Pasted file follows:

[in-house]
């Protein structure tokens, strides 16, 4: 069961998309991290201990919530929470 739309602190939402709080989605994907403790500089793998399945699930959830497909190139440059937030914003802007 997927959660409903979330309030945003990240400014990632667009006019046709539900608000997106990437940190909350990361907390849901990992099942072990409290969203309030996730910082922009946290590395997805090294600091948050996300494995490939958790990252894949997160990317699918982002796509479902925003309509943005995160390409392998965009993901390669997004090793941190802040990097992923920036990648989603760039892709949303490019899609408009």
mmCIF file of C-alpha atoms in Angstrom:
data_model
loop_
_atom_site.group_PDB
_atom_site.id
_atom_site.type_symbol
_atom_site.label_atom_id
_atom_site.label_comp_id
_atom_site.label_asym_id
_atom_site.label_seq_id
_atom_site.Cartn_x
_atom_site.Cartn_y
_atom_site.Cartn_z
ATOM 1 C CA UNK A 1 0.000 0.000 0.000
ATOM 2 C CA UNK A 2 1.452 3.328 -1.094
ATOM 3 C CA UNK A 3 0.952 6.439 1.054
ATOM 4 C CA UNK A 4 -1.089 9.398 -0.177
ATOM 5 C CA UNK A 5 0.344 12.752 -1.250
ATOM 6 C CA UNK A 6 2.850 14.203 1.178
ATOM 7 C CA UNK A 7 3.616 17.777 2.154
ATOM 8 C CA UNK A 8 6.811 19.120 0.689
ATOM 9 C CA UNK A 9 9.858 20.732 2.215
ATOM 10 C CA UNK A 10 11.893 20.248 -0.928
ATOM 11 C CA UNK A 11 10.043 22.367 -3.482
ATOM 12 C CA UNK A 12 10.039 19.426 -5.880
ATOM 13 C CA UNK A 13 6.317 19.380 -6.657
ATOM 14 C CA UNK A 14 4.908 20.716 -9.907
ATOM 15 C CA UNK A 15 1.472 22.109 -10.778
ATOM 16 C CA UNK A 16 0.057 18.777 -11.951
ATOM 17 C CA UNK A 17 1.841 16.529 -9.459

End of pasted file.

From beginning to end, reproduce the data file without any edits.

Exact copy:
[in-house]
């Protein structure tokens, strides 16, 4: 069961998309991290201990919530929470 739309602190939402709080989605994907403790500089793998399945699930959830497909190139440059937030914003802007 997927959660409903979330309030945003990240400014990632667009006019046709539900608000997106990437940190909350990361907390849901990992099942072990409290969203309030996730910082922009946290590395997805090294600091948050996300494995490939958790990252894949997160990317699918982002796509479902925003309509943005995160390409392998965009993901390669997004090793941190802040990097992923920036990648989603760039892709949303490019899609408009």
mmCIF file of C-alpha atoms in Angstrom:
data_model
loop_
_atom_site.group_PDB
_atom_site.id
_atom_site.type_symbol
_atom_site.label_atom_id
_atom_site.label_comp_id
_atom_site.label_asym_id
_atom_site.label_seq_id
_atom_site.Cartn_x
_atom_site.Cartn_y
_atom_site.Cartn_z
ATOM 1 C CA UNK A 1 0.000 0.000 0.000
ATOM 2 C CA UNK A 2 1.452 3.328 -1.094
ATOM 3 C CA UNK A 3 0.952 6.439 1.054
ATOM 4 C CA UNK A 4 -1.089 9.398 -0.177
ATOM 5 C CA UNK A 5 0.344 12.752 -1.250
ATOM 6 C CA UNK A 6 2.850 14.203 1.178
ATOM 7 C CA UNK A 7 3.616 17.777 2.154
ATOM 8 C CA UNK A 8 6.811 19.120 0.689
ATOM 9 C CA UNK A 9 9.858 20.732 2.215
ATOM 10 C CA UNK A 10 11.893 20.248 -0.928
ATOM 11 C CA UNK A 11 10.043 22.367 -3.482
ATOM 12 C CA UNK A 12 10.039 19.426 -5.880
ATOM 13 C CA UNK A 13 6.317 19.380 -6.657
ATOM 14 C CA UNK A 14 4.908 20.716 -9.907
ATOM 15 C CA UNK A 15 1.472 22.109 -10.778
ATOM 16 C CA UNK A 16 0.057 18.777 -11.951
ATOM 17 C CA UNK A 17 1.841 16.529 -9.459